8. lofi

    lofi Guest

    well, I use radial x-amp almost on any project for reamping guitars or bass and it works superb.

    no hum. no buzz.

    much cheaper than Little Labs PCP I think :D .
  9. Kurt Foster

    Kurt Foster Distinguished Member

    Keyboards have line level outputs (-10dB / -20dB) ... and people run them into guitar amps frequently. I re amp this way all the time off the tape, with no problems. It is necessary to keep the levels in check, making sure the send from the cosole is not so hot that it overload the inputs of the amp. Caution is in order or you can fry in input stage of your Marshall /Fender / Boogie (or whatever).

    I use transformers if I am going to make a long run with the signal, like out to the "Live Room" through the wall box's or a snake but if the amp is relativley close to the mixer or patch bay, I have found plugging directly into the amp presents no problems.. I usually keep the amp head close to the patch bay and run a fat huge herkie 10 guage speaker cable to the speaker cab ..

    Ground loops are caused by more that one path to ground, not impedance mis-matches .... a transformer (essentially what the Radial and the Littlelabs boxs are [btw, both are excellent and if you can affrod them work wonderfully!] ) lifts the ground and eliminates the hum.
  10. Big_D

    Big_D Well-Known Member

    Kurt, I have been sending my amps the tape signal straight from one of my Layla's outs. Is this wrong? Should I be sending it to my mixer first and then to the amp so I can control the levels? Is their a ceiling I should stay below to prevent damage. These amps ain't cheap and blowing out the input stage would make for a very bad day.
  11. Kurt Foster

    Kurt Foster Distinguished Member

    You should be able to trim the output of the Layla down in the software mixer ... Use the -10 settings too .. This should help.

    If the amp is set at about the same level as it would be with the guitar plugged into it, that would be a good indication the levels aren't too hot ... Use common sense.
  12. dustbro

    dustbro Guest

    Wherever there is an impedance mismatch, a portion of the signal is reflected back into the cable rather than being transmitted to the input. This will definitely cause an audible effect, such as a hum in this case.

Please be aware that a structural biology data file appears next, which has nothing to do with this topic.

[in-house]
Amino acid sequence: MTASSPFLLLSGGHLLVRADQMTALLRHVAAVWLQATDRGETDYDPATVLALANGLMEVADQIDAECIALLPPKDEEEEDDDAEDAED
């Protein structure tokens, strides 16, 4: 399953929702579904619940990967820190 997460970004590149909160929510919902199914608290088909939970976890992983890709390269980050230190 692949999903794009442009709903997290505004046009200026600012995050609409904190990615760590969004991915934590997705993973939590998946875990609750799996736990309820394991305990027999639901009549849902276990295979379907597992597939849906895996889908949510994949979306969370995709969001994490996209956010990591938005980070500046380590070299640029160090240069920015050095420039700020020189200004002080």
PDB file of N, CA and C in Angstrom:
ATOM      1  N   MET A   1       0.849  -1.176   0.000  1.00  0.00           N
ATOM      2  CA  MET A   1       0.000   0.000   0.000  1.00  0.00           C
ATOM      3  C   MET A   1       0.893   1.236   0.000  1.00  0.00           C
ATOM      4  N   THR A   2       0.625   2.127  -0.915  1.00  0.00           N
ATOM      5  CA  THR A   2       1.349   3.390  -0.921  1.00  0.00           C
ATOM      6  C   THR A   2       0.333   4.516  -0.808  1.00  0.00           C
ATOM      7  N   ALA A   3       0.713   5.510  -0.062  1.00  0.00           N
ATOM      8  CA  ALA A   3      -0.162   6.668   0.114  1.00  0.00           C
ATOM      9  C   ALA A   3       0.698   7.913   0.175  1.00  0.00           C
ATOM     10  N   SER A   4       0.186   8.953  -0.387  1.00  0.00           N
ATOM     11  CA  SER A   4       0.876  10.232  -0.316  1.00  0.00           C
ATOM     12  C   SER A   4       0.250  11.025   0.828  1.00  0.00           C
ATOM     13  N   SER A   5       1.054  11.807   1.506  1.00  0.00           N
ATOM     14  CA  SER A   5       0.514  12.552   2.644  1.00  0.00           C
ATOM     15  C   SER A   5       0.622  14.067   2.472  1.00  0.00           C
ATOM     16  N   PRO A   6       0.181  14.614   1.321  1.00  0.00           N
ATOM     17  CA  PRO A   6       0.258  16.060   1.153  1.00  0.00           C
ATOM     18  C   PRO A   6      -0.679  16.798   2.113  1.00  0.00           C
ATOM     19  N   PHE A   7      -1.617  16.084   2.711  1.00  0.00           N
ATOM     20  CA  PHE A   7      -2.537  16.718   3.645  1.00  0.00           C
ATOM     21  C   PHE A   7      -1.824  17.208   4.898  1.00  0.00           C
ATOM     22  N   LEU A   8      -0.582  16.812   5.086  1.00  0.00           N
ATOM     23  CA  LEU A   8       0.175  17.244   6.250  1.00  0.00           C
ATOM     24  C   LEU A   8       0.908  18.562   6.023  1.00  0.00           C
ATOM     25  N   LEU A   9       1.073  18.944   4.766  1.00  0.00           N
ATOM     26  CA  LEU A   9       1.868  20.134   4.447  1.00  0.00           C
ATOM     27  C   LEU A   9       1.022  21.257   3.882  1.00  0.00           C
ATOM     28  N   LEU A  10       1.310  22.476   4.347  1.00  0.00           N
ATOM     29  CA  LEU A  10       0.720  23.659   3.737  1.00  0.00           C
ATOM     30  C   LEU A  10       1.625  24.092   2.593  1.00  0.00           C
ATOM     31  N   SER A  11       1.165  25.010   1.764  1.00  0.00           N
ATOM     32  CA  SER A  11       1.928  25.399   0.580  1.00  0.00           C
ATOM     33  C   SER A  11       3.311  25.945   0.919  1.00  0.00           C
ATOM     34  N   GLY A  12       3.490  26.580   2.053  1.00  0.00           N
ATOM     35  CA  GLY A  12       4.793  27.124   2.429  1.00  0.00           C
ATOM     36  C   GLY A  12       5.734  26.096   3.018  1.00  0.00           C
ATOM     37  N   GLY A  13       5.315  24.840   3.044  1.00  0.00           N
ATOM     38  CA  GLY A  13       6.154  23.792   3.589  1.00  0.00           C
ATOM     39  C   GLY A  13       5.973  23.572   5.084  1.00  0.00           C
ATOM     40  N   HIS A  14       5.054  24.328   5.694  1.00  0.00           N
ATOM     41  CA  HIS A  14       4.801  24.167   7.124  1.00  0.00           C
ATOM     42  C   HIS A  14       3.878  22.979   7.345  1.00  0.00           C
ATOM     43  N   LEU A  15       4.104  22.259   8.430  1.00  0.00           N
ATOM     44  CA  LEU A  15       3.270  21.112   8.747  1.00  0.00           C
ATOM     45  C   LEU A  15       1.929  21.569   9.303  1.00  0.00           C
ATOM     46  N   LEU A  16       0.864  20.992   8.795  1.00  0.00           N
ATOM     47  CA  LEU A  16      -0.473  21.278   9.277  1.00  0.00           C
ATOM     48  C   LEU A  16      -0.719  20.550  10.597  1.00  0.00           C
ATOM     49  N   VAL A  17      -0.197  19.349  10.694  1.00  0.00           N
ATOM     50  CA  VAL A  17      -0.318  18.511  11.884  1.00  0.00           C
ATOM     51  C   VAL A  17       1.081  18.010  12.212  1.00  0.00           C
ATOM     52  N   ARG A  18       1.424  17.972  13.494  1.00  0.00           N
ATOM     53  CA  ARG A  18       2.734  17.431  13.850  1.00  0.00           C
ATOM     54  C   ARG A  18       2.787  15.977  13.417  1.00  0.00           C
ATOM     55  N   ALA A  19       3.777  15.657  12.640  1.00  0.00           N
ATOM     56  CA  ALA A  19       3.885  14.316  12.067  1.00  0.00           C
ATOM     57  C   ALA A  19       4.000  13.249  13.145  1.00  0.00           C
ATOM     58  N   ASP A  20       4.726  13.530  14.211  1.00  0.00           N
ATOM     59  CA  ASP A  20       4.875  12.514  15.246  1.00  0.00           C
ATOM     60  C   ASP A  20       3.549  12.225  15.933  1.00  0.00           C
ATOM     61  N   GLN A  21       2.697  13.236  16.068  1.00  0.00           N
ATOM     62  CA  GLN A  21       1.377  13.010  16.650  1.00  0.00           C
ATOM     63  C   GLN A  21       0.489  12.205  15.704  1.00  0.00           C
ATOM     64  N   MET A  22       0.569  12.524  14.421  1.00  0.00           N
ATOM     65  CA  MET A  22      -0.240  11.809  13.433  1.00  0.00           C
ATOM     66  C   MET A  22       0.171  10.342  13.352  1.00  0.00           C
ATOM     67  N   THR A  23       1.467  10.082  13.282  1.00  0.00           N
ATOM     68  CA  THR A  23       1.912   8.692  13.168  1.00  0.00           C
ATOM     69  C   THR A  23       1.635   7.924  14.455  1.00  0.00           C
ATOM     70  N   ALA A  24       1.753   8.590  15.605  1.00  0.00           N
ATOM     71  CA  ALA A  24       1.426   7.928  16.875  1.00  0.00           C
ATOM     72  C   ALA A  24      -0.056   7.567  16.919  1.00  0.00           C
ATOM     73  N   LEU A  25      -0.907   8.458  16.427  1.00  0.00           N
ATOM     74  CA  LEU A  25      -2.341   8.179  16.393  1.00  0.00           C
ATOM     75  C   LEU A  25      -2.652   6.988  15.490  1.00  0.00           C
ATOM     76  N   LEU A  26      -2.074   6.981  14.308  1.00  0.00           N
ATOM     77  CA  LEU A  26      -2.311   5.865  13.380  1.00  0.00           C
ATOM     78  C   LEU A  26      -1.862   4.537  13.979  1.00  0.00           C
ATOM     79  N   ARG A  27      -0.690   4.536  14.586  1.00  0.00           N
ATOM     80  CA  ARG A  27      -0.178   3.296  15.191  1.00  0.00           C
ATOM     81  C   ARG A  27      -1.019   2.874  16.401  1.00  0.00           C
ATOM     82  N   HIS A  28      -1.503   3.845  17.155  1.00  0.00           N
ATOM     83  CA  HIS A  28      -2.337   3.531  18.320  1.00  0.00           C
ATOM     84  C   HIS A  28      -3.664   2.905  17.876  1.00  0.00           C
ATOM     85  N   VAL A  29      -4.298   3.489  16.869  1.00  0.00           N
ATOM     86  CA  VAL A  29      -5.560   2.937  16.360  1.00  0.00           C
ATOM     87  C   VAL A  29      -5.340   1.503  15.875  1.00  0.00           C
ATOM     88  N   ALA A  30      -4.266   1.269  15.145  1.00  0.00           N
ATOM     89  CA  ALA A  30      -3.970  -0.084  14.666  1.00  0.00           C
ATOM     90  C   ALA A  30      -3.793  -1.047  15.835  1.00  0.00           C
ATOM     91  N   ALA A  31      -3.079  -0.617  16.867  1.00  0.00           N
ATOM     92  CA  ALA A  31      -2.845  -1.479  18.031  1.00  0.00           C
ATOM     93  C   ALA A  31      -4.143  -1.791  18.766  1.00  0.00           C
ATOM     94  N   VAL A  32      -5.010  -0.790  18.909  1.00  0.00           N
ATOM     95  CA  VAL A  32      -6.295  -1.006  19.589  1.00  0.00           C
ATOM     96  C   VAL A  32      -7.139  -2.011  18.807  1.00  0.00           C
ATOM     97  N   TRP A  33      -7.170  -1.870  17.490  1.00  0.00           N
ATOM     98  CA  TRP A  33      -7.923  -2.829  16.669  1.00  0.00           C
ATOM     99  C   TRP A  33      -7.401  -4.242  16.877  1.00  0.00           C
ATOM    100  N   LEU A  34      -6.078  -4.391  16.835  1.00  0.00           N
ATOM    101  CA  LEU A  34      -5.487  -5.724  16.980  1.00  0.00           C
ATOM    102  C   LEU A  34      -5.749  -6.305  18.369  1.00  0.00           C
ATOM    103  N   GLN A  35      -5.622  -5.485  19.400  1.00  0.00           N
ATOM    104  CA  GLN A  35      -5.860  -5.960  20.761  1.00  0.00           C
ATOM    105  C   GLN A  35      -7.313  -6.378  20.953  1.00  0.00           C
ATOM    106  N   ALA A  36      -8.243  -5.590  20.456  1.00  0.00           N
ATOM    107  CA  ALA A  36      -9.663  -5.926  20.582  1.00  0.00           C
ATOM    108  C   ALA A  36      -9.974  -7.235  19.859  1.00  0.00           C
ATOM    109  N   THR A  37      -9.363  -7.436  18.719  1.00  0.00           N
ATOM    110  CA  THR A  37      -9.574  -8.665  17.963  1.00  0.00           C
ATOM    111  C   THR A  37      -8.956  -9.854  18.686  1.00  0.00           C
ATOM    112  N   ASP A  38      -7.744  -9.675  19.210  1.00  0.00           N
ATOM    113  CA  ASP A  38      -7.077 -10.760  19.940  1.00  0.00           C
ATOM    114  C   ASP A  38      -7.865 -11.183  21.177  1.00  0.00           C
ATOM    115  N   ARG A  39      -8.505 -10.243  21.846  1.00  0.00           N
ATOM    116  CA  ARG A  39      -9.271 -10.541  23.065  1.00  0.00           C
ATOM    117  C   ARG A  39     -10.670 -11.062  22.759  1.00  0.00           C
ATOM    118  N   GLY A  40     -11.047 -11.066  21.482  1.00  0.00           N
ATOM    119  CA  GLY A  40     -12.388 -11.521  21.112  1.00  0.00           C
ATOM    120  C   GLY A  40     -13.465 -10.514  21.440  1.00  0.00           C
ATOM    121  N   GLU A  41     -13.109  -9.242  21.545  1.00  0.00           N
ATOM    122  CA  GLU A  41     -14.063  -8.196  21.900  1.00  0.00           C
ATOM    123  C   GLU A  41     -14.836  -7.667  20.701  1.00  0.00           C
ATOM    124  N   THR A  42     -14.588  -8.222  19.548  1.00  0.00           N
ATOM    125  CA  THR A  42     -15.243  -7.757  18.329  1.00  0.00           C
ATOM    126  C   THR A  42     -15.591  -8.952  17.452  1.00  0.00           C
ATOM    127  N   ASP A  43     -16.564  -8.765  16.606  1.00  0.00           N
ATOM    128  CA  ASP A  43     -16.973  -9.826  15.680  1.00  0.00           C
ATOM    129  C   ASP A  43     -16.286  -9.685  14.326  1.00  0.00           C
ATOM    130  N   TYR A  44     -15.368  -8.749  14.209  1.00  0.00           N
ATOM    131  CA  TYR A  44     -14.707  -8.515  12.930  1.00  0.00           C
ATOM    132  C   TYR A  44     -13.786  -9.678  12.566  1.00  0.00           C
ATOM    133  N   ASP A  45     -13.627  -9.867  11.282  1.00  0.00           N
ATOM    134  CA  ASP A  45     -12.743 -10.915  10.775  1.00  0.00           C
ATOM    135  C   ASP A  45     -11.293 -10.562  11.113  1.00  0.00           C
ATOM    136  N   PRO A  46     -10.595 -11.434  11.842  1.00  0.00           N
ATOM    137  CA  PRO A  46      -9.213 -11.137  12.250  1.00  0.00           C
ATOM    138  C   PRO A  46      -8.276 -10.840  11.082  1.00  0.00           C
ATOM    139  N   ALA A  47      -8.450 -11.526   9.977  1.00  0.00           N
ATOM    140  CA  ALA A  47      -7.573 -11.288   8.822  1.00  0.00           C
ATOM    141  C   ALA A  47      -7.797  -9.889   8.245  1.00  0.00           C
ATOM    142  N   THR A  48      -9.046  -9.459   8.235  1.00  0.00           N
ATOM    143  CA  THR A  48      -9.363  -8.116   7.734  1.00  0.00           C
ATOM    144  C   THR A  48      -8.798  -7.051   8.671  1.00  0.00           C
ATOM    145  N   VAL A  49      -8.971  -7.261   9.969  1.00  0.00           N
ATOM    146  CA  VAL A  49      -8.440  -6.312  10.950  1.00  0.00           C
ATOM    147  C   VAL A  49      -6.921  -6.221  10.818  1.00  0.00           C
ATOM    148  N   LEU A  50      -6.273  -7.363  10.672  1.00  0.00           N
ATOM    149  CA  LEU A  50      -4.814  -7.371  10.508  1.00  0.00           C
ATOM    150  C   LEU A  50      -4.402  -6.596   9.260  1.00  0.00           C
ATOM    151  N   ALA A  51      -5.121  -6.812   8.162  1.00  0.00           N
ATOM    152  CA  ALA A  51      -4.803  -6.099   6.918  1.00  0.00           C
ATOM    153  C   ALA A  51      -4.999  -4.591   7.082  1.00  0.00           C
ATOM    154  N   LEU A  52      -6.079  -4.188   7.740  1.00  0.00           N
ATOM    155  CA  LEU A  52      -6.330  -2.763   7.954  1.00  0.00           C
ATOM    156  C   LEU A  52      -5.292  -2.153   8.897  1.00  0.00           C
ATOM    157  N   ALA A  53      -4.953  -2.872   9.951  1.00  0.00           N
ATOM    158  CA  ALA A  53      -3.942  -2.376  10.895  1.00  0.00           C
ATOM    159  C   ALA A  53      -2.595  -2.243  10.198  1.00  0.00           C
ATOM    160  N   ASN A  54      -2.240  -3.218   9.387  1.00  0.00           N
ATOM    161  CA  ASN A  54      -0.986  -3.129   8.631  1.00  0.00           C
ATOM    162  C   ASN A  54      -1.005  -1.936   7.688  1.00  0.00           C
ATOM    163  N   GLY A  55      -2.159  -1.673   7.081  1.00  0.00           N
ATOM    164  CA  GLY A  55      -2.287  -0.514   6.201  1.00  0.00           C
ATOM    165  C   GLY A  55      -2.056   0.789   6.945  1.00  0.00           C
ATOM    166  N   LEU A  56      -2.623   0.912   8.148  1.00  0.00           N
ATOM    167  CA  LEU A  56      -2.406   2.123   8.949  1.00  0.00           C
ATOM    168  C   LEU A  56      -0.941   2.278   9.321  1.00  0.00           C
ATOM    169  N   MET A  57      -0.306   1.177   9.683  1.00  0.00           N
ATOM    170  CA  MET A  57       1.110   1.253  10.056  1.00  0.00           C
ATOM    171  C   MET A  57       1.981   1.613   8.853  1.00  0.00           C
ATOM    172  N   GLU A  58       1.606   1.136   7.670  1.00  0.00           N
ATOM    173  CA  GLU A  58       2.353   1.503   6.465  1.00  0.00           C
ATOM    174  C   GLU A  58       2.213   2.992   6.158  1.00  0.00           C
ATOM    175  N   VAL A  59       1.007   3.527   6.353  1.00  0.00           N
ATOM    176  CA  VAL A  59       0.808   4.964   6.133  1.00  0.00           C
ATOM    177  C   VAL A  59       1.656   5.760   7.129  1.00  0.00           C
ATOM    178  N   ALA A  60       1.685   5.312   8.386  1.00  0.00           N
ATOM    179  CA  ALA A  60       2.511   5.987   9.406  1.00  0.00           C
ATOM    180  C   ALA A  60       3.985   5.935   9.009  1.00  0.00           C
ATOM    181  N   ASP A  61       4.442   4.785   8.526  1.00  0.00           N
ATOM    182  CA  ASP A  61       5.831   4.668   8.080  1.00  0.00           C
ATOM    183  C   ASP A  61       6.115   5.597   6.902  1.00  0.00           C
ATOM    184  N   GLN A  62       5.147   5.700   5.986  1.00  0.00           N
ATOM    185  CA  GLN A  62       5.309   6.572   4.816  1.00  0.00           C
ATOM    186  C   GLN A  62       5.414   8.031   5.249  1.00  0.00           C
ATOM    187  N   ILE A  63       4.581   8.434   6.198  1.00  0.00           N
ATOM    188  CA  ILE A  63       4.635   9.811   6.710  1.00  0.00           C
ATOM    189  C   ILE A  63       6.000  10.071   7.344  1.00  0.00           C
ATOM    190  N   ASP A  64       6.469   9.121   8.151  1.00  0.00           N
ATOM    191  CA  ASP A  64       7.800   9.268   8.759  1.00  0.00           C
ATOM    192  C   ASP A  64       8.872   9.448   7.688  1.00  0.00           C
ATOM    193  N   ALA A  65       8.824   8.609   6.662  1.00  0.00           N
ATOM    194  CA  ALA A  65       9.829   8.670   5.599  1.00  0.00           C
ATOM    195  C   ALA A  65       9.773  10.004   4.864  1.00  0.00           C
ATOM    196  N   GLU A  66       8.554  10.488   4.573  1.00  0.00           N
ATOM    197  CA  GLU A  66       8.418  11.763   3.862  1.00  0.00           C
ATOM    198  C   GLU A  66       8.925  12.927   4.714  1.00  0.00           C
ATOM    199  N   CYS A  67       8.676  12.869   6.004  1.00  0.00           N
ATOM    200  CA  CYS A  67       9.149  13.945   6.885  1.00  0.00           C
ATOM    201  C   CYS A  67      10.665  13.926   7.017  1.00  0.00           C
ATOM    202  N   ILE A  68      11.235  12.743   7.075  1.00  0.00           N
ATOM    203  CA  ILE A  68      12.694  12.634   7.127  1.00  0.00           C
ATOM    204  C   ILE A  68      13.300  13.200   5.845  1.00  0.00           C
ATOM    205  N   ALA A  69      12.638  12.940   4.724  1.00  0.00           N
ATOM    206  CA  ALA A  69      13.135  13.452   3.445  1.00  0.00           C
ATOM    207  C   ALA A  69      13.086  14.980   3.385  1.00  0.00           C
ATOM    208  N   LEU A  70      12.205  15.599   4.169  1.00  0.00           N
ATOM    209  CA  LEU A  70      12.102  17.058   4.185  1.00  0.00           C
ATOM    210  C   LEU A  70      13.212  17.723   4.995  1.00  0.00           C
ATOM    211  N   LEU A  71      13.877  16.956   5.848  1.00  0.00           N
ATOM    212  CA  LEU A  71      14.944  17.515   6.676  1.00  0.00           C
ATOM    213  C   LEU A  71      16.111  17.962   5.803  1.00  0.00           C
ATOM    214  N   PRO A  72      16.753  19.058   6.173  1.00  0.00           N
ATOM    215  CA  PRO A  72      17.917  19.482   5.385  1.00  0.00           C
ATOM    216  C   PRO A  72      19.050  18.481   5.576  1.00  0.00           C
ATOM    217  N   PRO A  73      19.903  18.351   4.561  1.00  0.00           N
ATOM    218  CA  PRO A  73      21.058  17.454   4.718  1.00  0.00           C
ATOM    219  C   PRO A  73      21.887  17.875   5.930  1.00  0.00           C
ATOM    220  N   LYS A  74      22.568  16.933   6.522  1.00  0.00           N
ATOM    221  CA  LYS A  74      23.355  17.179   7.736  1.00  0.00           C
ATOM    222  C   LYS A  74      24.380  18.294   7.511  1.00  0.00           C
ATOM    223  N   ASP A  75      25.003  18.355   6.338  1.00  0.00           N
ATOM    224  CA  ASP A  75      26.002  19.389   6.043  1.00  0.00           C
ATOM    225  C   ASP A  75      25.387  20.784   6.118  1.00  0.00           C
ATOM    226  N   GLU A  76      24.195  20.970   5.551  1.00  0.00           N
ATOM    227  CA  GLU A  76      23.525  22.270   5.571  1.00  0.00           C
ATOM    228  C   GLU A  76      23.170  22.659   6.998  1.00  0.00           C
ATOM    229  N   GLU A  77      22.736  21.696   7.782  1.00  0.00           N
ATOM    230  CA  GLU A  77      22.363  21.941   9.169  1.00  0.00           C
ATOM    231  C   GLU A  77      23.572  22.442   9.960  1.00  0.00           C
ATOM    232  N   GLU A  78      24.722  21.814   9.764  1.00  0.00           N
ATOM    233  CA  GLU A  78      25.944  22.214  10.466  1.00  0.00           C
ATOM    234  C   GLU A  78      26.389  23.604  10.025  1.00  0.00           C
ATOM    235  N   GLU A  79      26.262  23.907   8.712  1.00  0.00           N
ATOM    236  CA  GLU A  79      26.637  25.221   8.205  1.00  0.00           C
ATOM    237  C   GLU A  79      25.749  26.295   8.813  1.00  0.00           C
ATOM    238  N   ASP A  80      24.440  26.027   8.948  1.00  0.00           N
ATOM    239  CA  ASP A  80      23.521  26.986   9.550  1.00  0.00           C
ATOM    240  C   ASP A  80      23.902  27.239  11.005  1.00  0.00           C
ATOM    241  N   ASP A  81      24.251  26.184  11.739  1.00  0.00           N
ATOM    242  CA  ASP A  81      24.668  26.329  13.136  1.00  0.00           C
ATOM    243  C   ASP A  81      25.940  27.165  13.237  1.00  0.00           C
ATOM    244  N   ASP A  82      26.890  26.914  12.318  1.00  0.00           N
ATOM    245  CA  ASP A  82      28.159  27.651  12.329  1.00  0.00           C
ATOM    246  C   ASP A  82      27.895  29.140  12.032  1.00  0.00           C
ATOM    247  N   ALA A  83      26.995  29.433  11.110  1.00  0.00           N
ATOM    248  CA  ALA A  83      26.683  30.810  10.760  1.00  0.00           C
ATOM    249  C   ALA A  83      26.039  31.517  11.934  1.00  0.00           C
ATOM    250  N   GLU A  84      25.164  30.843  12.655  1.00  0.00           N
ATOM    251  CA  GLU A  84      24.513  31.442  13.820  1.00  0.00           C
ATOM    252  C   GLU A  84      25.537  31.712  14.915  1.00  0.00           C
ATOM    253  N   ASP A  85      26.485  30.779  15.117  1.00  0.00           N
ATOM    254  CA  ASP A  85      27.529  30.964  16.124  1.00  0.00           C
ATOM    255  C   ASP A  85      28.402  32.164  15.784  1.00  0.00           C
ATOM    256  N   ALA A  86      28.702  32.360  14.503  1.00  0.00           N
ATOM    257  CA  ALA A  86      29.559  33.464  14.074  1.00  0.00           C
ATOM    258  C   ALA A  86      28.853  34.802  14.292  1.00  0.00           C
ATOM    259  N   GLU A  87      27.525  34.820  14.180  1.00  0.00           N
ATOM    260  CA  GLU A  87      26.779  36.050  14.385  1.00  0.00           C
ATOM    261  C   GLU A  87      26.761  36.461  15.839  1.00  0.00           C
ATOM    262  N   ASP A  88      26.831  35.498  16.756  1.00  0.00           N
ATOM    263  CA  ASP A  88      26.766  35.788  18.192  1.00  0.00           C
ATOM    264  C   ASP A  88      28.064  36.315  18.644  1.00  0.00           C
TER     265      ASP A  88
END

13. inLoco

    inLoco Active Member

    i was seeing slash's recording techiniques...
    for example on fall into pieces he uses a combination of his marshall amp, with another and a vox! how does he splits the sound to all the amps? does he use mixers with line ins and then the line outs?
  14. dustbro

    dustbro Guest

    The little labs box that I posted about previously will split your signal 5 different ways... but it's an expensive unit. You can easily find an A-B+Y box at Sam Ash for $150 that will split your singnal two different ways.
  15. Kurt Foster

    Kurt Foster Distinguished Member

    The Radial box splits the signal as well ..
    Thanks Dustbro for clearing that up .. I understand what you are speaking of now ... but this doesn't happen in every case .. and I have never had a problem with it .. Most guitar amps will handle a 10k ohm input just fine...
  16. Big_D

    Big_D Well-Known Member

    Thanks Kurt, I've been matching the output to a guitars output as close as I can I just wasn't sure how much was too much. The -10db is good starting point, you can't be too safe.
  17. Kurt Foster

    Kurt Foster Distinguished Member

    Did you manage to get rid of the hummmmmm???
  18. HMNP

    HMNP Member

    Yes Kurt thanks a millions. I re-routed it thru the Aardvark Q10 assignable outputs like you said and its totally gone! Im trying out different stuff now. I have to think was is best, either to record a single channel of electric guitar and then re-amp it or when recording use a splitter and record using two different amps at the same time. Both ways Im getting great results. Im using a Bass POD to split my guitar signal, one goes intoa the Boogie the other into a Marshall and that things sounds TOO GOOD!! Thanks a million!!
  19. Kurt Foster

    Kurt Foster Distinguished Member

    It's the same thing whether you spilt and re record multiple amps or if you do it one amp at a time.. splitting and doing more than one on a single pass, saves time .. but other than that, you end up with the same result.
  20. mikecornett

    mikecornett Guest

    If I see a keyboard running through a guitar amp, it's a rhodes or something similar, which has a guitar level output. If it's a digital based keyboard, it seems as though people typically run through those Roland keyboard amps, which have mic/line inputs.

Share This Page